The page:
The scene between Lou and Hank, in which the father-in-law and son-in-law share frank memories of war and crime scenes, was well done. It establishes their goodness but also the darkness that they have seen, and will see again.

The episode closes with the opening monologue from Orson Welles’ “War of the Worlds.” What a fantastic way to frame the coming battle between the Kansas City and Fargo crime organizations, and the innocent world of Luverne and what we all know will be the coming slaughter. Oh, ya!

Read other episode reviews at my Fargo page.

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Aaron J. Brown is a northern Minnesota author and radio producer. He wrote “Overburden: Modern Life on the Iron Range,” an earnest, humorous look at the people, history and culture of the unique rural-industrial landscape of northern Minnesota’s Iron Range. He is the producer, writer and host of the Great Northern Radio Show on Northern Community Radio, an ultra-local traveling comedy and music variety show. A columnist for the Hibbing Daily Tribune, his work also appears in the Minneapolis Star Tribune, Minnesota Public Radio and The Daily Yonder.

Comments

  1. Bill Hansen says:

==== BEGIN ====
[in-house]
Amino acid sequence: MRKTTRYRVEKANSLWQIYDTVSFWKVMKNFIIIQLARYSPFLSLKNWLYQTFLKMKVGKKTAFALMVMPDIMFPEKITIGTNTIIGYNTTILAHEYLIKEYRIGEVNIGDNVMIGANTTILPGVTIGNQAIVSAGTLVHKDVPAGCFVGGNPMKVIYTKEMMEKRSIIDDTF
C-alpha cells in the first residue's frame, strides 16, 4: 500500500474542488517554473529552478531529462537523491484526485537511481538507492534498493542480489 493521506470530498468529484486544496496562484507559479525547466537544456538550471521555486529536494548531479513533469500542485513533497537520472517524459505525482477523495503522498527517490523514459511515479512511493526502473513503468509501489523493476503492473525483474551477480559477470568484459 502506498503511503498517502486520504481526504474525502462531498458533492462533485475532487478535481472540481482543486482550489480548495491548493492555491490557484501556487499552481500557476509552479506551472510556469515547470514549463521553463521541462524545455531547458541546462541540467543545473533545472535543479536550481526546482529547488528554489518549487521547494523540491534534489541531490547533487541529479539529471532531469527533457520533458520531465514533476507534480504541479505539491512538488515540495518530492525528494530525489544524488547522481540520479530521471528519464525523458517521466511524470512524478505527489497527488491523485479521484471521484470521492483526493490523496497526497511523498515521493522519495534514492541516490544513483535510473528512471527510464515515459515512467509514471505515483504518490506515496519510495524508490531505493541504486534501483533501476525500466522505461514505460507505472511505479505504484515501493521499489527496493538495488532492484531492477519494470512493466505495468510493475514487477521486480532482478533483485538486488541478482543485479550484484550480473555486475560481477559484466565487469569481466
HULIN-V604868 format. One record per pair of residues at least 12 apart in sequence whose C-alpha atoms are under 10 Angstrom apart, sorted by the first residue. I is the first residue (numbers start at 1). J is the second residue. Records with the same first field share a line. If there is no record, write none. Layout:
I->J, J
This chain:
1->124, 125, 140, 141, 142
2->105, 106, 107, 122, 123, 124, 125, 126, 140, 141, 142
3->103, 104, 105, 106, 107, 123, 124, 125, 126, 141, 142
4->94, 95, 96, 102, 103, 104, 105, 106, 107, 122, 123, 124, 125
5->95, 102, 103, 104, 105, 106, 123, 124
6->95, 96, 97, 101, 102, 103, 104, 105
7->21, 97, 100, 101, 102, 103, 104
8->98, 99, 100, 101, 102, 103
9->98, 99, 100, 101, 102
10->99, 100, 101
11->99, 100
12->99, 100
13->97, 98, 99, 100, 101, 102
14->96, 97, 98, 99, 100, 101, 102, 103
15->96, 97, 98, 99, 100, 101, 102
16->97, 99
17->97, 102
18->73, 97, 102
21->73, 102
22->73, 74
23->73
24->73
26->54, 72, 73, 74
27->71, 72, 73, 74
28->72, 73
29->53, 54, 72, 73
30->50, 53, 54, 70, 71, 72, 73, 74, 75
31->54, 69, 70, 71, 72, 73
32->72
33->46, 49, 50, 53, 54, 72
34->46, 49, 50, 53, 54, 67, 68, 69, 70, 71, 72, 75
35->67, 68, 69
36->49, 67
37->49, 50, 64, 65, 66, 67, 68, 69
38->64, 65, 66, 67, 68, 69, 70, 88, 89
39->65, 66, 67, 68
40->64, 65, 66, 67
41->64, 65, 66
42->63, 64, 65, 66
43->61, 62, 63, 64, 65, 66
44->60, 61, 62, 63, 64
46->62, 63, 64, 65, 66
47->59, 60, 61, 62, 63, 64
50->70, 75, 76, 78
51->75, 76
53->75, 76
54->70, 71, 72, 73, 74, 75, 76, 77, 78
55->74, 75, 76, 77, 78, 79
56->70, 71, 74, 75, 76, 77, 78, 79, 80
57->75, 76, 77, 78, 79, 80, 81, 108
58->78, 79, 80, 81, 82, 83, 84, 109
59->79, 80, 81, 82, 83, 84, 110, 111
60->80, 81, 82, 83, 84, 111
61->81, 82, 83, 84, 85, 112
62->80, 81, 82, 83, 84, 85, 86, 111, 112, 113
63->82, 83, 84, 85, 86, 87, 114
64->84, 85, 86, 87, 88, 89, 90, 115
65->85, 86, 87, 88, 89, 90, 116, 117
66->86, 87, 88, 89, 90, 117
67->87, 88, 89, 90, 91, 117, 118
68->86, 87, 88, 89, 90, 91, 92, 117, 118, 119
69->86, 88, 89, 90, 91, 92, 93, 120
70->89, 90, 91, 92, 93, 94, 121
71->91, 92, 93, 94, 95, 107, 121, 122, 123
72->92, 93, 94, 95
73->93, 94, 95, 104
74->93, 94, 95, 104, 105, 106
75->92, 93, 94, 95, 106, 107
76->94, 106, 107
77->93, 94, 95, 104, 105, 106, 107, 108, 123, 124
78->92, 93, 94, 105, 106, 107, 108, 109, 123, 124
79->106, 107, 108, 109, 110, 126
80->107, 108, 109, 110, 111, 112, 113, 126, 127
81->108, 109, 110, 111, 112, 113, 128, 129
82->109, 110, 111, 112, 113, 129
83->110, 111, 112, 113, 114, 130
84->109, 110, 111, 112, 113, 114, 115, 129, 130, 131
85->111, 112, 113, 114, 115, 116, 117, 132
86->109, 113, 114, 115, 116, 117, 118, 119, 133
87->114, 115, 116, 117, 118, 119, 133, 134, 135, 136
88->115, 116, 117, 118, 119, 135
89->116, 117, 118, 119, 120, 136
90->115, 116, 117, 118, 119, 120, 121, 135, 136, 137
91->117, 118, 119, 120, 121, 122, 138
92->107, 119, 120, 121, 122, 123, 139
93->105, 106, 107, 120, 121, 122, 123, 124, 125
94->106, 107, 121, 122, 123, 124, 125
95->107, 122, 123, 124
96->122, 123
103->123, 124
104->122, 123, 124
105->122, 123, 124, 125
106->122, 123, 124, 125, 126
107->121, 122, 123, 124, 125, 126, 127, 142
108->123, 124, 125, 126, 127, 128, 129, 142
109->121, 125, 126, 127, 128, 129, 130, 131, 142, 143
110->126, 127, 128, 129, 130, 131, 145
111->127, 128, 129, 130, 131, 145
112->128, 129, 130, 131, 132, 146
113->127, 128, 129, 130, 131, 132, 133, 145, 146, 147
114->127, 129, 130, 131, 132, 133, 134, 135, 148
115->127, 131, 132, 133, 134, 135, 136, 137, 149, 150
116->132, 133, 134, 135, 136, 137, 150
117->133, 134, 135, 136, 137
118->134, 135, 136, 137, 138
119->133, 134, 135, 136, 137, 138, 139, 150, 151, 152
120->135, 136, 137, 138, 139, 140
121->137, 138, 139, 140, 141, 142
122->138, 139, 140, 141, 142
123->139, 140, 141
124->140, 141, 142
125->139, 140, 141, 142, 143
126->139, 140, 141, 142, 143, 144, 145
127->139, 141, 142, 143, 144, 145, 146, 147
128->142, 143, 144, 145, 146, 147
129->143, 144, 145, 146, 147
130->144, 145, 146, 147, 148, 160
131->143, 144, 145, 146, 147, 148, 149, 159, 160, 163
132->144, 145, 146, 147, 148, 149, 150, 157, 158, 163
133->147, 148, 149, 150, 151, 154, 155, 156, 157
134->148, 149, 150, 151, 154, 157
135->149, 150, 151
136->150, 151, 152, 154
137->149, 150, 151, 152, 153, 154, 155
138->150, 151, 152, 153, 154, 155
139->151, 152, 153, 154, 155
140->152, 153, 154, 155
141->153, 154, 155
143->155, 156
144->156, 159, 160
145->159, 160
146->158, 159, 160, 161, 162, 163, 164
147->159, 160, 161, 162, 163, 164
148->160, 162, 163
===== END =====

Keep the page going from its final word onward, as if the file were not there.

My favorite hilarious detail was the advert in the butcher shop window: “Turkey necks – 5 for a $1.”

  2. Sol Bastagaard says:

    Meta-timely and sweet TV . The racial work on offer compels without becoming flyover bait – Danson’s sheriff is jarred from a space of hermetic comfort provided by the small-town-role-allowable intramural football star into reckoning with sharp interloper Mike Milligan , a post-blaxploited , proto-Brother Mousone character who – somewhat directly , as while displaying techno-consumer sophistication in the typewriter scene ; or more incidentally , as when backstopped by the astute device tension of an overheard chainsaw – wields a leitmotif of disruption to mark social change . Also , doesn’t the palette thus far seem kind of overweight sickly blue ? Is everywhere in Luverne a celadon showroom ? Paradise , they’ll lose it . Glad to read someone mentioning the booby-trapped Apocalypse Now reference – so good .

  3. I’m also bothered by uncovered heads and ears, not to mention the lack of mittens! I heard Jesse Plemons had to gain weight for another role, and kept it on for Fargo so I think you’re exactly right; he didn’t come by it naturally.